Orthopaedic surgery in Lam Dong General Hospital (LDGH)
Why was it initiated?
MESCH had worked in LDGH since 2009. Situated ~300km from Ho Chi Minh City, LDGH is both the district general hospital in DaLat city and the major provincial hospital. The rapid economic growth in Vietnam has led to an increase in longevity and expectations of medical care. An ongoing urban-rural disparity means that local surgeons, nurses and anaesthetists find it difficult to be trained in new techniques in major centres specialising in orthopaedic surgery and orthopaedic surgeons from HCMC do not teach in rural areas.
In 2009, LDGH had no surgeons or anaesthetists trained in the safe care of babies and small children or in the performance of elective or emergency surgery for them. Involvement of MESCH in anaesthetic, nursing and surgical care of this group has improved the skill level of local clinicians. Based on the success of this previous project, both the hospital director (Dr Hy) and the director of orthopaedics (Dr Dung) had sought assistance to improve orthopaedic services for many years. We decided to progress to formalisation of the project.
What were its aims?
Identify and teach low risk, efficient and cost effective techniques
All surgeons engaged in the project would meet Australian training standards for the procedures taught, including the ability to operate independently
All anaesthetists engaged in the project would be able to anaesthetise patients according to Australian training standards for the procedures
Nursing staff would be able to prepare instruments, anticipate needs and assist in the procedures.
Increase long-term partnerships and provide guidance to ensure systems, processes and policies meet the emerging challenges within Vietnam.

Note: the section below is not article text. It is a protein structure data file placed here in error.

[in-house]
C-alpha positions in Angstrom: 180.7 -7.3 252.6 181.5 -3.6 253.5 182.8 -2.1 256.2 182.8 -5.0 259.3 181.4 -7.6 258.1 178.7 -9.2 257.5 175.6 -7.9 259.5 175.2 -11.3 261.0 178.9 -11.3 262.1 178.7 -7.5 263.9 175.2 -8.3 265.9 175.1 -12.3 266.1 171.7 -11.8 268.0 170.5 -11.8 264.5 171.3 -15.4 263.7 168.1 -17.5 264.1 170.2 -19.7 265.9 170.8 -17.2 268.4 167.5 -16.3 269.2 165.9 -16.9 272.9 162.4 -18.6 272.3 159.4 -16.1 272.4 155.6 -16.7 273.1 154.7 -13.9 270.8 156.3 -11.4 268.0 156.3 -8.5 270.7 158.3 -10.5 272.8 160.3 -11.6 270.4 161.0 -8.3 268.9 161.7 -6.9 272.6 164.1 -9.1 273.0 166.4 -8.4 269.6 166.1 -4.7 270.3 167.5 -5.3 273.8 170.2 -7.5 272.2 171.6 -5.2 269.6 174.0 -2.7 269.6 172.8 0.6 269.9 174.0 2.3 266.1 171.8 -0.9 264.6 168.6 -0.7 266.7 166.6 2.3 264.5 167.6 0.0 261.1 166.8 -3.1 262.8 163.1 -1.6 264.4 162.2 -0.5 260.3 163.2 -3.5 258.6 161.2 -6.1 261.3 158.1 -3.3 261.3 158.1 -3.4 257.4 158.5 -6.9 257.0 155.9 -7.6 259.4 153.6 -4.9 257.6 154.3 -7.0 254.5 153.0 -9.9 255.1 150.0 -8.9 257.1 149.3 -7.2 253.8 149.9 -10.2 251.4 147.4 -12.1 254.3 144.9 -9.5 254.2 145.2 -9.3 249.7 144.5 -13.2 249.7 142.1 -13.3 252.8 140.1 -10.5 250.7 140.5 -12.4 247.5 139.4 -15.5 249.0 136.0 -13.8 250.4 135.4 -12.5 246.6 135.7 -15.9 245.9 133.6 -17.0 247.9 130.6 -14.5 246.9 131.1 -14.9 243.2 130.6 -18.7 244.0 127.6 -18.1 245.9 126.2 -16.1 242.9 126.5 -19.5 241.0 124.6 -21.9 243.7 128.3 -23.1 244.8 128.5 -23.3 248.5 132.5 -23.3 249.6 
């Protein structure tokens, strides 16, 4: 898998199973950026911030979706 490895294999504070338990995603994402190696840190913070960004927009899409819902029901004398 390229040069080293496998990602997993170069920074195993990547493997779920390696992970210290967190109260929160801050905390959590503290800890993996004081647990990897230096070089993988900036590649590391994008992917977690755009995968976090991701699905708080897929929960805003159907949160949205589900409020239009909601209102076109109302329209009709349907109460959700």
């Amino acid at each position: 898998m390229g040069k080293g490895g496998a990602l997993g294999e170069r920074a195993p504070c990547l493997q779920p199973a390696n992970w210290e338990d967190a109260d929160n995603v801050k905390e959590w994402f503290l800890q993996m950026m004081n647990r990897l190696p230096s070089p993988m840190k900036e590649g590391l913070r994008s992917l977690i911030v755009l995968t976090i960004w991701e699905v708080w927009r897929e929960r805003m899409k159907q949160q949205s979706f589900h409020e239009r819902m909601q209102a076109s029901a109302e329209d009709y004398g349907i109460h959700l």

When did it run?
Who has been involved?
LDGH Dr Hy, Dr Nhuan, Dr Dung, Dr Duong
MESCH John Cassey, La Cuong Vu
Other Dr Richard Verheul (orthopaedic surgeon, Newcastle, Australia), Ns Erica Russell (theatre nurse, Newcastle, Australia)
After many discussions via SKYPE, telephone and email, it was determined that there was sufficient enthusiasm and capacity for this training project.
Richard, Erica and La Vu arrived in LDGH in November 2014. The original plan was for 1week of joint consultations followed, possibly, by endoscopic surgery with equipment supplied by the manufacturer/ supplier. Although things started well with outpatient sessions appropriately booked and considerable interest by at least Dr Duong (trauma surgeon), the number of outpatient cases rapidly diminished. An operating session was organised somewhat hastily by the local surgeons within the first week and several local and visiting surgeons participated.
As a result of some conflicting information and events (including the revelation that ongoing care for patients treated would not be provided by Vietnamese doctors after the MESCH team left), we had meetings with Dr Dung and subsequently with the hospital director (Dr Hy) and executives. Given that Dr Dung’s previously espoused objectives had "changed" (he simply wanted equipment) and this was not MESCH’s organisational objective, we did not continue this visit.
There are quite complex and influential personal agendas within the orthopaedic department and the project has been temporarily suspended pending changes in that department’s structure and goals. To anticipate realistic changes in the next 2years would be optimistic. The hospital administration is acutely aware and agrees with the above. Dr Duong is interested in training and would benefit from this.
This was very disappointing for the team and has reinforced our belief that nothing can replace an in-country visit prior to formalisation of any project. Although not guaranteed, this particular circumstance is likely to have been avoided. There is a commitment from Richard to be re-involved in LDGH once there is a satisfactory resolution to the orthopaedic internal politics.
As a result of this, a pre-existing request for involvement of MESCH with Phan Rang hospital in Ninh Thuan province was explored. A visit was arranged and Richard, Erica and LaVu visited the hospital at Phan Rang. A positive response resulted in an MOU from Phan Rang. Richard’s personal circumstances changed and a project plan was put on hold.